Aggregate Resources Policy Framework
Aggregate is governed in Ontario by the Aggregate Resources Act. The Act was amended in May 2017. As a result, the regulations, standards and policies that, together with the Act, form the framework of aggregate policy in Ontario will now be reviewed and updated. The MNRF has indicated that it will look at updating regulations first, and will then concentrate on standards and policies.
OSSGA is working closely with MNRF to ensure that the views of the aggregate industry are understood as new policies are developed.
This page provides links to proposed changes posted by MNRF to the EBR, as well as OSSGA's responses. The page is chronological, with the most recent items at the top.
If you have any questions about the ARA and its impact on producers, please contact Mike Scott at email@example.com.
Recycled Aggregate: How it affects tonnage and fees
As part of the review of the Aggregate Resource Act (ARA), there have been changes to the way the ARA counts the tonnage related to recycled aggregates on your site. OSSGA has been in contact with MNRF and we are providing some clarity to questions that have arisen from industry members in regards to tonnage considerations and the levy on recycled aggregate.
Click here for more information.
New Aggregate Levy Fees Introduced by MNRF
Ontario Regulation 244/97 under the Aggregate Resources Act (ARA) has been amended to make changes to aggregate fees and royalties.
Some of the changes (e.g., increases to private land and Crown land fees) will begin starting with the 2018 production year. Other changes (for example, indexing) will begin starting with the 2019 production year.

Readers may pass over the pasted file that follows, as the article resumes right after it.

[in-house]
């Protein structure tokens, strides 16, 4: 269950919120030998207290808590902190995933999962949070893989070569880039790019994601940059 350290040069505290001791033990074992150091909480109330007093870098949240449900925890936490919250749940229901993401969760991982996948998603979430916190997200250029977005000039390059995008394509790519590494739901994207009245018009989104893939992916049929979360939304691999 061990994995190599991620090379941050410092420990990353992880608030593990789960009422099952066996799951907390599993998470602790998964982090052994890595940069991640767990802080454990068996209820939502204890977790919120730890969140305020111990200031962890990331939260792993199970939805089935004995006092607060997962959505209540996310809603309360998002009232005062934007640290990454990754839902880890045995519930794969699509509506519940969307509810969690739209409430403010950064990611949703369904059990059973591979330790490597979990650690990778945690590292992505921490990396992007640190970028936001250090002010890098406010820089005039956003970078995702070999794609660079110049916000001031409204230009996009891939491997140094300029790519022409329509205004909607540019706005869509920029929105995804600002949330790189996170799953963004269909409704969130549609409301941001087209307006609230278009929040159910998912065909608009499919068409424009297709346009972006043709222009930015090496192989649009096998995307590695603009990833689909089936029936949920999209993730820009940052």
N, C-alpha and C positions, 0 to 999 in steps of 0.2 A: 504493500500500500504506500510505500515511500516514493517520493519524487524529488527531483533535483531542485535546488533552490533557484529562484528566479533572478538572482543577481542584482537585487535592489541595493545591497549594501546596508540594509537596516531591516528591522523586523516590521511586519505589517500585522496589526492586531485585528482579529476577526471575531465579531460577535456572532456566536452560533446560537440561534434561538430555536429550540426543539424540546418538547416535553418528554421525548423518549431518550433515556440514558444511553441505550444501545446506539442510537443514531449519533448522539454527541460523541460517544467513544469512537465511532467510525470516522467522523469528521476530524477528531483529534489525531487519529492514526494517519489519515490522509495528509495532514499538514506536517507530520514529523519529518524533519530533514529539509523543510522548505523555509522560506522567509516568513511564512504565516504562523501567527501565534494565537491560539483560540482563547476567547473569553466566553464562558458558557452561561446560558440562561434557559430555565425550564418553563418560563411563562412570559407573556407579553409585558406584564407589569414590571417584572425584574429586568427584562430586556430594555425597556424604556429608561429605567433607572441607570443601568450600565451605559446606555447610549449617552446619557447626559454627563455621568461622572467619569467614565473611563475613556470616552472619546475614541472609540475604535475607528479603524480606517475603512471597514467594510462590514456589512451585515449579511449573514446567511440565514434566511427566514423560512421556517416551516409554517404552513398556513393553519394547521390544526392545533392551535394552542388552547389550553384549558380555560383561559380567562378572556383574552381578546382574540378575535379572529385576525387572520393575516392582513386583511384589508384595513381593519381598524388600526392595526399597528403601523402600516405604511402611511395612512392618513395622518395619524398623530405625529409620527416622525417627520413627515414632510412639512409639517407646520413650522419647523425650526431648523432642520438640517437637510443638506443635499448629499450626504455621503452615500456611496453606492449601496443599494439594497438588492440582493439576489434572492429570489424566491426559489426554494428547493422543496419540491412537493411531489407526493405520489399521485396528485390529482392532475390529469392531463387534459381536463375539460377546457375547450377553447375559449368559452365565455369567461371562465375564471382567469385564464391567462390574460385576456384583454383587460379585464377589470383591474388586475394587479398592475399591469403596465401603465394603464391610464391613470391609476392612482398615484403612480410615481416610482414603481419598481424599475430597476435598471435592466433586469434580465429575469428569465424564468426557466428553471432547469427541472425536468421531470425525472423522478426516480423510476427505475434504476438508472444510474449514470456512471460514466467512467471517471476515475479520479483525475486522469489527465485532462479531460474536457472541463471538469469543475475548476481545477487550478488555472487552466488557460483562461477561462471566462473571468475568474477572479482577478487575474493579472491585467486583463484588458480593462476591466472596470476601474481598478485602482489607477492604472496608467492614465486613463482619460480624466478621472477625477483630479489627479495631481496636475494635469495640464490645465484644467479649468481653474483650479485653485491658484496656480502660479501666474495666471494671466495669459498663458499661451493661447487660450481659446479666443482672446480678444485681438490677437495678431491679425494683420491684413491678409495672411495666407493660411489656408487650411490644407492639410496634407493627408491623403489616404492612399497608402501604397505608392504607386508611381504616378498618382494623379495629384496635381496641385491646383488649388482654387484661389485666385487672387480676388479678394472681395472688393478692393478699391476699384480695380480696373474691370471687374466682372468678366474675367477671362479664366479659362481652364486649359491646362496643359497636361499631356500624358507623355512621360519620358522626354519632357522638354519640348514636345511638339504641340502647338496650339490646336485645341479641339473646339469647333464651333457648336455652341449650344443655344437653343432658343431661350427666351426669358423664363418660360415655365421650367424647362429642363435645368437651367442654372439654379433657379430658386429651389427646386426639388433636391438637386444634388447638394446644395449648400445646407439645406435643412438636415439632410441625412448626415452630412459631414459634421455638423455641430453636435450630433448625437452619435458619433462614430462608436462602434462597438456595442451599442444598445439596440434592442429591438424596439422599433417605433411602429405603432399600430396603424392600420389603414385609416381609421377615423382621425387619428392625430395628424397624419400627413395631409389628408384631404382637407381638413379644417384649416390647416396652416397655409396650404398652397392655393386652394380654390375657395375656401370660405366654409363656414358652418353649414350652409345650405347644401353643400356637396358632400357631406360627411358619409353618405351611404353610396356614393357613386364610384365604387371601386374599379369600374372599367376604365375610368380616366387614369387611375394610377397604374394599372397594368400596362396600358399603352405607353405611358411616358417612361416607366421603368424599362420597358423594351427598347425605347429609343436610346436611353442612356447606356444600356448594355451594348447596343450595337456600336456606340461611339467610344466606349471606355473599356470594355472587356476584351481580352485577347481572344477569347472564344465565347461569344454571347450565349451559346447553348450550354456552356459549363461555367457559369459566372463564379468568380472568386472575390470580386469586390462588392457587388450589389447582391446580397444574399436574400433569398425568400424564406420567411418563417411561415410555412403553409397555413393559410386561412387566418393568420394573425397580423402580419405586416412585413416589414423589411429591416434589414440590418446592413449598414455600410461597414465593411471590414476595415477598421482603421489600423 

Attached, for your information, is a notice that was mailed to aggregate operators summarizing the regulatory changes.
MNRF has informed us that these changes are the first phase in a broader review of aggregate fees. In the second phase, the ministry will consider some of the more complex issues, including how fees are distributed between upper and lower tier municipalities.
OSSGA / TAPMO Joint Levy Committee Submission on Proposed Fee Increase Regulation
The OSSGA / TAPMO Joint Levy Committee has submitted a response to the proposed changes to the Aggregate Levy, Regulation 244/07. The comments focus on the proposed timing of the implementation of the levy, the amount of the levy itself; and, our collective concerns that the proposed regulations do not address the seven recommendations that the Committee believes are essential to ensuring the government’s ability to carry out its public responsibilities to appropriately monitor and enforce the Aggregate Resources Act (ARA).
OSSGA and TAPMO have proposed a three-phase system starting on Jan 1, 2018 and continuing yearly until 2020.
OSSGA's submission to the amendments to the Aggregate Resources and Mining Modernization Act, 2016
Bill 39 is "enabling" legislation that will provide new powers to the Minister, with the details of those powers to be addressed through regulation, standards and policies to be developed at a later date. Given this phased approach, this submission proposes changes to the legislation to include language and enough detail to help forestall any unintended consequences in the future.
OSSGA Proposed Amendments to Bill 39
This table provides a side by side comparison of the Bill, OSSGA's suggested drafting changes to the original language in the bill, and a rationale for the change.
New Aggregate Resources and Mining Modernization Act